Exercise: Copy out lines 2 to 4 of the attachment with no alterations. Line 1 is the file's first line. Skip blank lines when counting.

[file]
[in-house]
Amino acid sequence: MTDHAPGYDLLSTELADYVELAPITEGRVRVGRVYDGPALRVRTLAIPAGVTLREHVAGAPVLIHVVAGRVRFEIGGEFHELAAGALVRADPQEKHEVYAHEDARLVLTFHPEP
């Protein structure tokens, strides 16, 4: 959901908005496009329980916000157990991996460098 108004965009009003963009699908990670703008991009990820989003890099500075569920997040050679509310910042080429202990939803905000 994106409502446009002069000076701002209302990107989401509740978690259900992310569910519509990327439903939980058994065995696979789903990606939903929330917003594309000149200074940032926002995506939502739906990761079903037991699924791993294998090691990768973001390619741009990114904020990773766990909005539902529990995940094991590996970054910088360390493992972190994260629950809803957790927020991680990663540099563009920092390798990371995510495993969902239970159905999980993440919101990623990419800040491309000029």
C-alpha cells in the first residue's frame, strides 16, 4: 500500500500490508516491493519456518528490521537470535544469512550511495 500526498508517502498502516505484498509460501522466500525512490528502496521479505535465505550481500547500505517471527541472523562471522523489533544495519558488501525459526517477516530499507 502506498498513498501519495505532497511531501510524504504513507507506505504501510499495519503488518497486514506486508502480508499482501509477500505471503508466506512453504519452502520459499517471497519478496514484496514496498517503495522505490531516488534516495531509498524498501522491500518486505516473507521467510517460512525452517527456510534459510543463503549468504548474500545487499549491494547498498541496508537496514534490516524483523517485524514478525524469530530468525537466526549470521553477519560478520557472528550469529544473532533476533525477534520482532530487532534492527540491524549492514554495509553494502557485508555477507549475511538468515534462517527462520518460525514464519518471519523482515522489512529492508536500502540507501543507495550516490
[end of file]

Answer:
Amino acid sequence: MTDHAPGYDLLSTELADYVELAPITEGRVRVGRVYDGPALRVRTLAIPAGVTLREHVAGAPVLIHVVAGRVRFEIGGEFHELAAGALVRADPQEKHEVYAHEDARLVLTFHPEP
């Protein structure tokens, strides 16, 4: 959901908005496009329980916000157990991996460098 108004965009009003963009699908990670703008991009990820989003890099500075569920997040050679509310910042080429202990939803905000 994106409502446009002069000076701002209302990107989401509740978690259900992310569910519509990327439903939980058994065995696979789903990606939903929330917003594309000149200074940032926002995506939502739906990761079903037991699924791993294998090691990768973001390619741009990114904020990773766990909005539902529990995940094991590996970054910088360390493992972190994260629950809803957790927020991680990663540099563009920092390798990371995510495993969902239970159905999980993440919101990623990419800040491309000029």
C-alpha cells in the first residue's frame, strides 16, 4: 500500500500490508516491493519456518528490521537470535544469512550511495 500526498508517502498502516505484498509460501522466500525512490528502496521479505535465505550481500547500505517471527541472523562471522523489533544495519558488501525459526517477516530499507 502506498498513498501519495505532497511531501510524504504513507507506505504501510499495519503488518497486514506486508502480508499482501509477500505471503508466506512453504519452502520459499517471497519478496514484496514496498517503495522505490531516488534516495531509498524498501522491500518486505516473507521467510517460512525452517527456510534459510543463503549468504548474500545487499549491494547498498541496508537496514534490516524483523517485524514478525524469530530468525537466526549470521553477519560478520557472528550469529544473532533476533525477534520482532530487532534492527540491524549492514554495509553494502557485508555477507549475511538468515534462517527462520518460525514464519518471519523482515522489512529492508536500502540507501543507495550516490